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AWS: Setup Client VPN and DNS host mapping for the VPC Access


  1. Get Certificate with easyrsa
  2. Creating VPN Client Endpoint
  3. Associating with VPC
  4. Define Ingress rule
  5. Bonus: DNS host name mapping
  6. Connect with openvpn or other VPN GUI Client

Step 1: Get Certificate with Easyrsa

First of all, we need to create our own cert signing system called PKI (public key infrastructure).

This can be done with openssl command but much easier with OpenVPN’s easyrsa library.

What we need:

  1. Root Cert
  2. Server Cert
  3. Client Cert
  4. More Client Cert if we want many client each with different cert

Below is the way to generate cert with easyrsa

$ git clone
$ cd easy-rsa/easyrsa3
$ ./easyrsa init-pki
$ ./easyrsa build-ca nopass
$ ./easyrsa build-server-full server nopass
$ ./easyrsa build-client-full client1.domain.tld nopass
$ aws acm import-certificate \
--certificate fileb://server.crt \
--private-key fileb://server.key \
--certificate-chain fileb://ca.crt

See the last command,

What we upload:

  1. Root cert
  2. Server cert
  3. Private key

The word key chain is 1+2 cert that sign from another cert.

Step 2: Creating VPN Client Endpoint

Go to the console and browse to the VPC → VPC Client Endpoint → Create Endpoint.

Client CIDR must NOT have ANY overlap with your VPC.

This is the pool where client IP will fall into.

Enable DNS Server

If you haven’t yet setup Inbound DNS Server skip this you can edit it later.

Split tunnel VS Full Tunnel

Full tunnel make your traffic no matter where you go e.g. through VPN. Split tunnel make ONLY ip range or host name you define go through VPN.

After you’re done creating the Endpoint, you will see the screen similar to image below.

Step 3: Associating with VPC

At this point the status is ‘Pending Association’.

You need to pick the drop-down and associate the VPC and landing subnet to this endpoint.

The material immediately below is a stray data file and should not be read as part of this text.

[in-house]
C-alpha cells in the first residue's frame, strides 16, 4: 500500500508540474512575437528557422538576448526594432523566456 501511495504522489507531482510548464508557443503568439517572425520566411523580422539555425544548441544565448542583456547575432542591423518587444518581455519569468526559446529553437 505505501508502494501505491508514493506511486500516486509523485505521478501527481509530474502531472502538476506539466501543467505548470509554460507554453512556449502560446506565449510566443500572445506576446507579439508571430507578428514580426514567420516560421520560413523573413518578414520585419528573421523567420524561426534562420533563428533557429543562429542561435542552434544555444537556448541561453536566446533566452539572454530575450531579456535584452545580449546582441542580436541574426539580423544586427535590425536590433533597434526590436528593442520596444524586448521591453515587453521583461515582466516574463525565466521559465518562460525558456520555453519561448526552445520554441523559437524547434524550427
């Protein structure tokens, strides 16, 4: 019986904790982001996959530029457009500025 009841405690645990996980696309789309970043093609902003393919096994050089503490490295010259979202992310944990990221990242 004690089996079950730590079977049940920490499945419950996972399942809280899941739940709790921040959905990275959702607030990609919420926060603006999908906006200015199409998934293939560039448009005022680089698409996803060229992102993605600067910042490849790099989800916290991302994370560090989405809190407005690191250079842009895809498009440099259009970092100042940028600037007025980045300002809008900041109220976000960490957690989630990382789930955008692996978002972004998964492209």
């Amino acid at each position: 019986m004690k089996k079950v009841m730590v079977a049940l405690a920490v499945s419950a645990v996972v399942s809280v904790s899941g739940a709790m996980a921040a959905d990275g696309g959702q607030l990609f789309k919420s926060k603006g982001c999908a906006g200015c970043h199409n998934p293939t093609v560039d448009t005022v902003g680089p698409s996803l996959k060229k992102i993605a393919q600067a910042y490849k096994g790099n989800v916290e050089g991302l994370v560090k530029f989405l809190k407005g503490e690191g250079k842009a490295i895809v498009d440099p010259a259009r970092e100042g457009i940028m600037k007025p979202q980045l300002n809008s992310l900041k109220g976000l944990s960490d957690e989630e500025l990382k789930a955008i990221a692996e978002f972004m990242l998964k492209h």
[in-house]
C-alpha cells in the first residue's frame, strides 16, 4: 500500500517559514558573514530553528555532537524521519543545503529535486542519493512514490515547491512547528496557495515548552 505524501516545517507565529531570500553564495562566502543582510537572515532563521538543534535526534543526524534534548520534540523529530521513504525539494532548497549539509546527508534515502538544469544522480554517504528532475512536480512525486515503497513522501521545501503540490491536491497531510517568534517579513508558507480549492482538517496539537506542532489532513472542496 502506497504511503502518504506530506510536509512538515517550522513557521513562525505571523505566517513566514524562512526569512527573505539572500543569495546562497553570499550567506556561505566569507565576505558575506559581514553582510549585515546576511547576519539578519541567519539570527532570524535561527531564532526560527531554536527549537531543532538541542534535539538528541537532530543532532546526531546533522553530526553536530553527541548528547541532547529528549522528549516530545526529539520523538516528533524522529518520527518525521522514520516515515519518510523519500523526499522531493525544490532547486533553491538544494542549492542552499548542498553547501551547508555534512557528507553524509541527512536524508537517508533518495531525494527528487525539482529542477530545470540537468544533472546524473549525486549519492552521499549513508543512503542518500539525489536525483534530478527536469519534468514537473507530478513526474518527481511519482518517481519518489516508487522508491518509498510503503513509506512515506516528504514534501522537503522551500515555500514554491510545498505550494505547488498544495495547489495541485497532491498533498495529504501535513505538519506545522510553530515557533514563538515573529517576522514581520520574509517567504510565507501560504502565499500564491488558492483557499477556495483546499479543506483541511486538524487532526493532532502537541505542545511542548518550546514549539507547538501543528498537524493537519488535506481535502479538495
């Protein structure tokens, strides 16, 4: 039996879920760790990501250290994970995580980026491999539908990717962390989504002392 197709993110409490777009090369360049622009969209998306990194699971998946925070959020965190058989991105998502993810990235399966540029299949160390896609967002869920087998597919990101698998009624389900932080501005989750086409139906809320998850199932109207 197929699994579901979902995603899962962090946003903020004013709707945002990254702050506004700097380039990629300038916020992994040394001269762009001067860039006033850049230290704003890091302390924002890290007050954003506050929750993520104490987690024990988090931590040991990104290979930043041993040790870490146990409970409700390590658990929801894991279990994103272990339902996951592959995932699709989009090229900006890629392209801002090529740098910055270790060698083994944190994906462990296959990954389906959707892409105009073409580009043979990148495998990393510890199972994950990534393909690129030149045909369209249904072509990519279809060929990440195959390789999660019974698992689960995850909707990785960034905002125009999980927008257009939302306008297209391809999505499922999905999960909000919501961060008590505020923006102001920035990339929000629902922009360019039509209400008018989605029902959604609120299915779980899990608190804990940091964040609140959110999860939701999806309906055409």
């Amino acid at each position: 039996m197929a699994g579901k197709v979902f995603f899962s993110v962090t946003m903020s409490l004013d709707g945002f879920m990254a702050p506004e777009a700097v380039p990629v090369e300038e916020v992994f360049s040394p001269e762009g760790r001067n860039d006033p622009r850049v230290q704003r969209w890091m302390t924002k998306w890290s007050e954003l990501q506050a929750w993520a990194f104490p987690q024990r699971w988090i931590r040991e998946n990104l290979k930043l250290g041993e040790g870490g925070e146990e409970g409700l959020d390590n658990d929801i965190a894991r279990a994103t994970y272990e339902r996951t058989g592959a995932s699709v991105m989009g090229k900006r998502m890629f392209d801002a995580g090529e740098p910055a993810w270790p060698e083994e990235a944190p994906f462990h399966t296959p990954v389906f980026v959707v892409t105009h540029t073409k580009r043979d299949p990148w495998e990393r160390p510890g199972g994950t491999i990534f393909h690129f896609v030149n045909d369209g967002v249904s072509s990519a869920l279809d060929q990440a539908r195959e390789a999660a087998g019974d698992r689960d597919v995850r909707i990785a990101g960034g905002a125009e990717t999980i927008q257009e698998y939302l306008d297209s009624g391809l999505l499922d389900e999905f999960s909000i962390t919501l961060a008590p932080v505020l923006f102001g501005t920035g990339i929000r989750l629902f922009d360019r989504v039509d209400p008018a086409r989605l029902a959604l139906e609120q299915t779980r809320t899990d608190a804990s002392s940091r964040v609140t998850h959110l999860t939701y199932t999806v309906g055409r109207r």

Step 4: Define Ingress rule

The final step is to add ‘Ingress rule’, in my case I authorize the whole network and allow all users.

Step 5: DNS host name mapping

Now our VPN is working, but we need to access each machine with IP.

If you don’t want the DNS (host name → IP mapping), you can skip to step 6.

5.1 Setup Inbound DNS

Go to Route 53 → Resolver → Inbound endpoints → Create inbound endpoint

AWS require you to setup at least 2 subnet in 2 AZ (Availability Zone)

Fill in the subnet, this is where the End user query the DNS.

Don’t worry about how. VPN will PUSH this to the client. You will see in the Step 6.


Don’t forget to edit your VPN Endpoint to set to this resolver IP. See step 2.

5.2 Setup the private host zone

Route 53 → Hosted zones → Create hosted zone

Then associate this with your VPC.

Step 7: Connecting

Download the VPN config file in

VPC console → Client VPN Endpoint (sidebar) → Download Client Configuration

Then you will got .ovpn file.

Sample OVPN File


Now you replace the red text with the root cert, CLIENT cert, CLIENT private key generated in Step 1.

sudo openvpn --config ~/path/to/client-config.opvn

You must see the DNS push like this. Your Inbound DNS IP will show here.

and after that you must see the route table modified

ip route listORnetstat -nr

saying the traffic will go through VPN if in and else otherwise.

Note on troubleshooting

Sometimes the DNS host is loaded but not correctly set. We have to manually set it with update-resolv-conf command.

script-security 2
up /etc/openvpn/update-resolv-conf
down /etc/openvpn/update-resolv-conf

Bonus: Alternative Client

If you are on mac, Tunnelbrick is a GUI alternative for this.

If you are on Ubuntu or other Gnome Linux, OpenVPN is built-in in the network panel.

Here we go.

See you then !



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